Throw your plans out the window. We scoured the state in search of the top events and offerings, from listening to a baroque ensemble in Austin to Lego’s Master Model Builder competition in Houston. Here’s our super select guide to the things you absolutely can’t afford to miss.
[October 5–October 8]



Gut It Out
La Follia is an Austin baroque ensemble composed of purists. In recreating historically informed “early music”—generally the Medieval, Renaissance, Baroque, and Classical periods—they reject modern advances like steel and synthetic strings, opting instead for “gut strings” made out of the intestines of sheep and cows. “Within reason, we use the instruments in the manner they were used, so the music can be heard more or less the way it was when the composer wrote it,” said James Brown, a member of La Follia. Brown is performing in the group’s new show, Viol Intentions, featuring the viola de gamba, the cello-guitar hybrid played with a bow. The concert’s featured piece, Bach’s sixth Brandenburg Concerto, incorporates two violas, two violas de gamba, cello, bass, and harpsichord. The absence of violin makes it rare, but putting the violas and violas de gamba front and center creates a universally resonant dynamic. “There’s an inner struggle in the piece,” Brown said. “The viola was sort of the working man’s instrument, and it’s being paired with the viola de gamba, which is sort of symbolic of privilege and royalty. I don’t know of any other major piece that features violas in this way.”
First Presbyterian Church, October 6-7, 8 and 3 p.m.,


Short Stories
Smart, independently run blogs and websites have their place, but some readers still value having a tangible item to read and keep, a desire that has sparked a renaissance of zines. What started out mostly as sci-fi fanzines, and gained popularity in the 1990s, has evolved into a generic self-publishing term for small-press pamphlets ranging from low-grade copy-center quality to glossy mini-magazines. “There’s kind of a resurgence going on,” said Lindsey Simard, an organizer of Zine Fest Houston. “It’s a little bit of an Internet backlash. People are coming back to appreciate the physical object.” Simard, an auto-biographical, comics-style zinester whose works have been about monsters with low self-esteem and swag for cats, will join about 45 other mostly Texas-based artists, writers, and creatives. There will be live music and a panel discussion called  “Flipping All Tables: What to do when you hate making art, hate yourself, and hate that you have to make art” for struggling zinesters looking for motivation. “I’m kind of a negative person,” Simard said, “but I am legitimately excited about all the work here.”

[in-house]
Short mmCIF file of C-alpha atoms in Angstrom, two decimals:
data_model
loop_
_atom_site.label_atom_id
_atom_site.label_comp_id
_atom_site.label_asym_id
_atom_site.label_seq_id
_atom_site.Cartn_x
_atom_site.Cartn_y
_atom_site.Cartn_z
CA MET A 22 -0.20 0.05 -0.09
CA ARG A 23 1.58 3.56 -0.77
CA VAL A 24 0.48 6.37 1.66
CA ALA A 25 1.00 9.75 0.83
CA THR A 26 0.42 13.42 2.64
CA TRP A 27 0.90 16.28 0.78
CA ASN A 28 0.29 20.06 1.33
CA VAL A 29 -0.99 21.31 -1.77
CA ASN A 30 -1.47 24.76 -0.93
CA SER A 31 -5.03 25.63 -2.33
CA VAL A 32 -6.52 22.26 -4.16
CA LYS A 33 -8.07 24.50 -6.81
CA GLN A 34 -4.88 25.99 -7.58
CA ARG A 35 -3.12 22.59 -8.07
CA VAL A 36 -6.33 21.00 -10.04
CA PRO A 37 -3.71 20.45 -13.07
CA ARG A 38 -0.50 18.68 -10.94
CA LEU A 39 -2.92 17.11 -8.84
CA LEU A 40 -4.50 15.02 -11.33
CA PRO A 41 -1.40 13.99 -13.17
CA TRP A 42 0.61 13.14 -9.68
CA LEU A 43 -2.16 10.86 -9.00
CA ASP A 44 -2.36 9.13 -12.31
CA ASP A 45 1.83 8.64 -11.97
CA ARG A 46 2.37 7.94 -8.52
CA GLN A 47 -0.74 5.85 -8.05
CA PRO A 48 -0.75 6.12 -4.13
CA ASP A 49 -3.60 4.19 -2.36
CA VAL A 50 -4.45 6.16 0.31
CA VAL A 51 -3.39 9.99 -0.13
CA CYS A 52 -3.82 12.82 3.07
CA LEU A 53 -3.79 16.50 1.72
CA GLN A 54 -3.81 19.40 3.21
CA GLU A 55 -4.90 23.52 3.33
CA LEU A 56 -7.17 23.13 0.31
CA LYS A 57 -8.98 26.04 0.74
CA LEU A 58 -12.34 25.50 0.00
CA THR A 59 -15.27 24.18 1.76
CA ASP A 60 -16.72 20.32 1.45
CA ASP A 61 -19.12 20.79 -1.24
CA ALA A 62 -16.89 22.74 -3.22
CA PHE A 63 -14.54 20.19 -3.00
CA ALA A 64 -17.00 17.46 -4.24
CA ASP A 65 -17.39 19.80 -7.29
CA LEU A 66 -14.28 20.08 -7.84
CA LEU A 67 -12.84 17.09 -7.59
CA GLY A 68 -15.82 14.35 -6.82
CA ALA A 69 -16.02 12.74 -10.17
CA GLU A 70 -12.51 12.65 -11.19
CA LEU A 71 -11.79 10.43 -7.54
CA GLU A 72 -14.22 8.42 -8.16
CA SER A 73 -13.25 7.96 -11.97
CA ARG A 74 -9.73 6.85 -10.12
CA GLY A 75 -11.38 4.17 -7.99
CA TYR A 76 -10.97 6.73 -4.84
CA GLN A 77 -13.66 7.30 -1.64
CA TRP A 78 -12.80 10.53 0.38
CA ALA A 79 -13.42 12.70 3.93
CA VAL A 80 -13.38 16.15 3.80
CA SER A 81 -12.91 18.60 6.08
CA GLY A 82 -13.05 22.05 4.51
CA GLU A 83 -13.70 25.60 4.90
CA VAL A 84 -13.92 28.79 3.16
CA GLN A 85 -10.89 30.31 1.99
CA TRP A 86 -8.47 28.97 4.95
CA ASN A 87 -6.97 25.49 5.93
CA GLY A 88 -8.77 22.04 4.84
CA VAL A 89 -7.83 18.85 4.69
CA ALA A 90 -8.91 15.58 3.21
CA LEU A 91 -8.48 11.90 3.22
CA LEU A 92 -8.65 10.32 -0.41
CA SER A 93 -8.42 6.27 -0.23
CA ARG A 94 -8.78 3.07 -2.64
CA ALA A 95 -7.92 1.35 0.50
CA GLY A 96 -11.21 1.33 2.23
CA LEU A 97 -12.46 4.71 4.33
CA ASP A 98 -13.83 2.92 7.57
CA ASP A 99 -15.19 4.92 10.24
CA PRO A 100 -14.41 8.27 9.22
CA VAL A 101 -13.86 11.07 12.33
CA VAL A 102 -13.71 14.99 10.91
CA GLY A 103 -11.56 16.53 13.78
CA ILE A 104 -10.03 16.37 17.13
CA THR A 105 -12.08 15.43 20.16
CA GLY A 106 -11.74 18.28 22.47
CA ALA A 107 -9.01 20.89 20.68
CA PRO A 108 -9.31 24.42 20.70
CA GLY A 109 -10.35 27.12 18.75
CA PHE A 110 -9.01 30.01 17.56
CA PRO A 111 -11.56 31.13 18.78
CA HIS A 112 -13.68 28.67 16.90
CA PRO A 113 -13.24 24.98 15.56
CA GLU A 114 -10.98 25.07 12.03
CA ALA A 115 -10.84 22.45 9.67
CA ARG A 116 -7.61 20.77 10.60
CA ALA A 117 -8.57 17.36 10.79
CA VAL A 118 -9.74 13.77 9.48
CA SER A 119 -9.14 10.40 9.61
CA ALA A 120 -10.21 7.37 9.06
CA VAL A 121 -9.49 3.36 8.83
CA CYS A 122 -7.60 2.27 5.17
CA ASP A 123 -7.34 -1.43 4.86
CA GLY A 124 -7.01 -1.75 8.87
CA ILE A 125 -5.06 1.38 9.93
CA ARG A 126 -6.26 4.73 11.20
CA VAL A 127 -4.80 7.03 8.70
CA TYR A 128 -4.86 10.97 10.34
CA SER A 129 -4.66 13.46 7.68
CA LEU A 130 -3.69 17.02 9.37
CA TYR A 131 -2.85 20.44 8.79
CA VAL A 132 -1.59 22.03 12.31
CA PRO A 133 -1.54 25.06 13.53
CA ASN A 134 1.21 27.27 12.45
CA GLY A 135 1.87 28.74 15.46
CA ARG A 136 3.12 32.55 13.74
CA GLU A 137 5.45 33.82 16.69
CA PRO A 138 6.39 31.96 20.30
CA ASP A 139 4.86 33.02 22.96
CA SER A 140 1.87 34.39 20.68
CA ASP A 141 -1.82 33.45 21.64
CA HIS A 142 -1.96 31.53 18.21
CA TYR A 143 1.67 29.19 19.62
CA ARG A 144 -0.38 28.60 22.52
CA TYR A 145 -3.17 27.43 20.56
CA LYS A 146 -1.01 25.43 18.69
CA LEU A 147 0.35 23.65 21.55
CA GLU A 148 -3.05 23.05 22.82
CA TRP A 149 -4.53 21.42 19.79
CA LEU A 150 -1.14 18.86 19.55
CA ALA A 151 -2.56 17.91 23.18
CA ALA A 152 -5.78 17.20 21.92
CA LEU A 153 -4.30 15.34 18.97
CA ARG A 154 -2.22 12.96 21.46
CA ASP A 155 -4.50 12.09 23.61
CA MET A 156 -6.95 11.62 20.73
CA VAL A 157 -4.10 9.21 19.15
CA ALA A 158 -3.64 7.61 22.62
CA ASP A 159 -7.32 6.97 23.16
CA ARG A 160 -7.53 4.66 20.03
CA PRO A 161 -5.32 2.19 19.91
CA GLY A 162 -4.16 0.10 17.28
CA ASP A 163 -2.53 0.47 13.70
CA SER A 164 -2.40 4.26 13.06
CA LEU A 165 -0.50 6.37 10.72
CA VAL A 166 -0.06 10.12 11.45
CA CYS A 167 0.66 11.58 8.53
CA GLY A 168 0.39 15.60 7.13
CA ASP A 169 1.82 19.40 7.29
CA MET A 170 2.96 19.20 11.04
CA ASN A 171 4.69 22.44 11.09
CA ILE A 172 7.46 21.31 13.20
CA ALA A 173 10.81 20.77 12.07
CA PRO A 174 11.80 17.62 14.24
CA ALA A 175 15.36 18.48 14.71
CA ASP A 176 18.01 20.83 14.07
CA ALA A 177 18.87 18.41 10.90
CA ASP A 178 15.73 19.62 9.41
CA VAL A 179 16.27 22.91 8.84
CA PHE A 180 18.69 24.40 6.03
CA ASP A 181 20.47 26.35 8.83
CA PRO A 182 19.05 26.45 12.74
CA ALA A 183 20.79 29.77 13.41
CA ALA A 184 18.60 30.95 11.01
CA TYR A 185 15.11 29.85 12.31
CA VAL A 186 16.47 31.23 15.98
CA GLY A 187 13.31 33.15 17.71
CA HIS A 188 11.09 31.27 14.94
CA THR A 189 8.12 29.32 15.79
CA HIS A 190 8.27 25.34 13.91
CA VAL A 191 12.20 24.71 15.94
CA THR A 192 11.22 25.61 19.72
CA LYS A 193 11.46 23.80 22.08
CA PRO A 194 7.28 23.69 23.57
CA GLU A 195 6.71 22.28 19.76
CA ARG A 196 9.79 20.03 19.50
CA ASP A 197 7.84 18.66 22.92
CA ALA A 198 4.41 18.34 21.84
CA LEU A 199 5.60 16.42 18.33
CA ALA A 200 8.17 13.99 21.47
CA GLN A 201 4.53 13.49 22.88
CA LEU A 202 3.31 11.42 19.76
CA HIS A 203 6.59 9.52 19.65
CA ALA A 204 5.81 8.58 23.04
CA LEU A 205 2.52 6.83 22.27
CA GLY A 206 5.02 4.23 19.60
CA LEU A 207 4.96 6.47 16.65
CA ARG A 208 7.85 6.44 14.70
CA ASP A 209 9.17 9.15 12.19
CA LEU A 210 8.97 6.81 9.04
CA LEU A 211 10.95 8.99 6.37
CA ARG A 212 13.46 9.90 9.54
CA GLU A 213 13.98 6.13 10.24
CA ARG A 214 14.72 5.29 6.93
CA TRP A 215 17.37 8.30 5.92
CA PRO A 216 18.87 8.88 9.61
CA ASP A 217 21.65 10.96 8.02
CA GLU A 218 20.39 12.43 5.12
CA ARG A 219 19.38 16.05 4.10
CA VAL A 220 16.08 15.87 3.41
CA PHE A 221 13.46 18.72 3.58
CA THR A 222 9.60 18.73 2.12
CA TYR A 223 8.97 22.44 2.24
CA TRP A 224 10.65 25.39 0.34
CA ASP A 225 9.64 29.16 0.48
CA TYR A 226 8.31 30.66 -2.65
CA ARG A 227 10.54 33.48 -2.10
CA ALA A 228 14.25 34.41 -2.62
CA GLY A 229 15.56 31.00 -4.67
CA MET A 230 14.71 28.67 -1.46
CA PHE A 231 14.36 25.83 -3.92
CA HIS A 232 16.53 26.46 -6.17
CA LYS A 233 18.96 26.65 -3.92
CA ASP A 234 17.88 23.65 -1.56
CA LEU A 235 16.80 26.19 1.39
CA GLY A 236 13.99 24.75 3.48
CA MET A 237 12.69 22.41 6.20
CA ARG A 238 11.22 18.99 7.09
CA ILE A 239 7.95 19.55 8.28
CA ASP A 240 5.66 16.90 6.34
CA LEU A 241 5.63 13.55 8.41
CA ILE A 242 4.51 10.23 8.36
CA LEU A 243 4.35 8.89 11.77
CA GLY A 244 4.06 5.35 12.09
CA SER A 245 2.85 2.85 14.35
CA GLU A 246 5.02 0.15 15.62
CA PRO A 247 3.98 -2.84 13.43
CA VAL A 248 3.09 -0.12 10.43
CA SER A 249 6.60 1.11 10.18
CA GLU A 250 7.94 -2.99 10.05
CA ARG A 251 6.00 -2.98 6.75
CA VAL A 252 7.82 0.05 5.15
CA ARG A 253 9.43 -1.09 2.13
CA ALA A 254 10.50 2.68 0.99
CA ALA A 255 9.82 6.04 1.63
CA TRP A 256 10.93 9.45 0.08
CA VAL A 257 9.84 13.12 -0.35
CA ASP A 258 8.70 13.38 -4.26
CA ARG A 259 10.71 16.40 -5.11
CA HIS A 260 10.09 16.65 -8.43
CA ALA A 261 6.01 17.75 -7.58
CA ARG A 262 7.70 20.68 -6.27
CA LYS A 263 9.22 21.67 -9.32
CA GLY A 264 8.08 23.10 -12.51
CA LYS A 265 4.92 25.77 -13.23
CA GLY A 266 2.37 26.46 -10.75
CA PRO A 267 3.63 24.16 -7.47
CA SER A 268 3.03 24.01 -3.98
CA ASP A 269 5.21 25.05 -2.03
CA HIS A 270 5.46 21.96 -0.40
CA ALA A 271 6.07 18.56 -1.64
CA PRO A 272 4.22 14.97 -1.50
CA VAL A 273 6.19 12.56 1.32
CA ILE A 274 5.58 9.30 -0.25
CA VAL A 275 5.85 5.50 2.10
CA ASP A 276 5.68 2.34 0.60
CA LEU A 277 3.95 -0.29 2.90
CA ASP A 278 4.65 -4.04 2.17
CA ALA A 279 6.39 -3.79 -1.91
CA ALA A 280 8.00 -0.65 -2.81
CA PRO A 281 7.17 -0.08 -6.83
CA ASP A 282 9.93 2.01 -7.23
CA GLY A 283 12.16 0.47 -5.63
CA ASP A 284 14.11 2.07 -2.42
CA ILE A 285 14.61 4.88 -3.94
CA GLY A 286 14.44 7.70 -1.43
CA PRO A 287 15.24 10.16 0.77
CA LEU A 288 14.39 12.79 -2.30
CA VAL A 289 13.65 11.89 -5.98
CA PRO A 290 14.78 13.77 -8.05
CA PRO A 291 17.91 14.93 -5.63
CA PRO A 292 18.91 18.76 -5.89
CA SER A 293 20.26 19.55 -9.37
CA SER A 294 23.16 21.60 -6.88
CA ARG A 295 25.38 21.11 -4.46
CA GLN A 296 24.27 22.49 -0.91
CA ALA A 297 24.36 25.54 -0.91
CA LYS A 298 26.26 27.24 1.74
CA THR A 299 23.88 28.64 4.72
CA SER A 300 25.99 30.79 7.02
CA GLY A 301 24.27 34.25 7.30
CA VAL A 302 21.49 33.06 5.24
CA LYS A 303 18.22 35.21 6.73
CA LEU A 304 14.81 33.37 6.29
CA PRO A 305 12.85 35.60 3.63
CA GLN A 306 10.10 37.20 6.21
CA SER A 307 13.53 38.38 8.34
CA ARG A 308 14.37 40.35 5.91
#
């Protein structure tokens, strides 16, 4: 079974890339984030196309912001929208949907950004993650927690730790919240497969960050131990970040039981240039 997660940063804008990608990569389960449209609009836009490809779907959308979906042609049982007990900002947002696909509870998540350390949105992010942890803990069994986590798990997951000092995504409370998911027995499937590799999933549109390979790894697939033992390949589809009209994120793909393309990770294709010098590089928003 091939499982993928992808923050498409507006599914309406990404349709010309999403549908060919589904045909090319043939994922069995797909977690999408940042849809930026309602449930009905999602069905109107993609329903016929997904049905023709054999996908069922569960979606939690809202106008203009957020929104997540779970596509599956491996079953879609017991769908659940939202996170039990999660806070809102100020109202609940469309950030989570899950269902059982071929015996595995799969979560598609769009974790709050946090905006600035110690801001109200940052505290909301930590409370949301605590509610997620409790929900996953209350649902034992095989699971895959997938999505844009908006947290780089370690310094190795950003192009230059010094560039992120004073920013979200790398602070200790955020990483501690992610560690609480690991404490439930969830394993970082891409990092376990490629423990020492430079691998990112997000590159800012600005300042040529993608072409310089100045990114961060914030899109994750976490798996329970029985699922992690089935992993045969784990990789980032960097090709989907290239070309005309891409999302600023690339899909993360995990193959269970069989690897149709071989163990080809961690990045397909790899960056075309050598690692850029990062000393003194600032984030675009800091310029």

Super Happy Fun Land, October 6, 3 p.m.,


Obey Giant
Annie Clark has parlayed a backing role in the Polyphonic Spree, the Dallas choral-pop band, into a critically lauded solo career as St. Vincent. Now she has teamed up with David Byrne, the frontman for the new-wave band the Talking Heads, for the album Love This Giant. The album’s cover art shows the idiosyncratic musicians with alterations made to their faces: Clark has a growth protruding from her jaw, and Byrne has a pronounced cleft in his chin. According to the duo’s website, this reflects the “surreal images of nature” that “dominate the lyrics.” A large brass band will back the singer-songwriters, who will occasionally trade in their guitars for Theremin, at shows in support of the album. Talking Heads fans will be stoked about the reprisals of “Burning Down the House” and “Road To Nowhere.”
McFarlin Memorial Auditorium, October 7, 8 p.m.,


If You Build It
Give credit to Lego for running its business with the brio of Willy Wonka. The maker of building blocks for kids of all ages regularly hosts Master Model Builder competitions, and the winners have the opportunity to become full-time employees of Lego, chiefly responsible for designing the models at Legoland Discovery Centers. The new batch of competitions includes one in Texas, in the food court at Grapevine Mills mall. Attend and be awed by the builders who will create masterful designs that will capture the imagination of children and perhaps entice them into thinking like future architects.
Legoland Discovery Center, October 6-7, 10 and 11 a.m.,


A Moveable Feast
Spend time and gas money tracking down food trucks in Dallas, or better yet, fast and then attend Food Truck Palooza, where you can sample more than 10 trucks during a span that runs from lunch to dinner.
Temple Shalom, October 7, 11 a.m.,


Real American Hero
Real men are not embarrassed to collect dolls, as will be shown at the DFW GI Joe and Action Figure Show, where hundreds and sometimes valuable variations of the Real American Hero will be on display.
First Christian Church of Carrollton, October 6, 10 a.m.,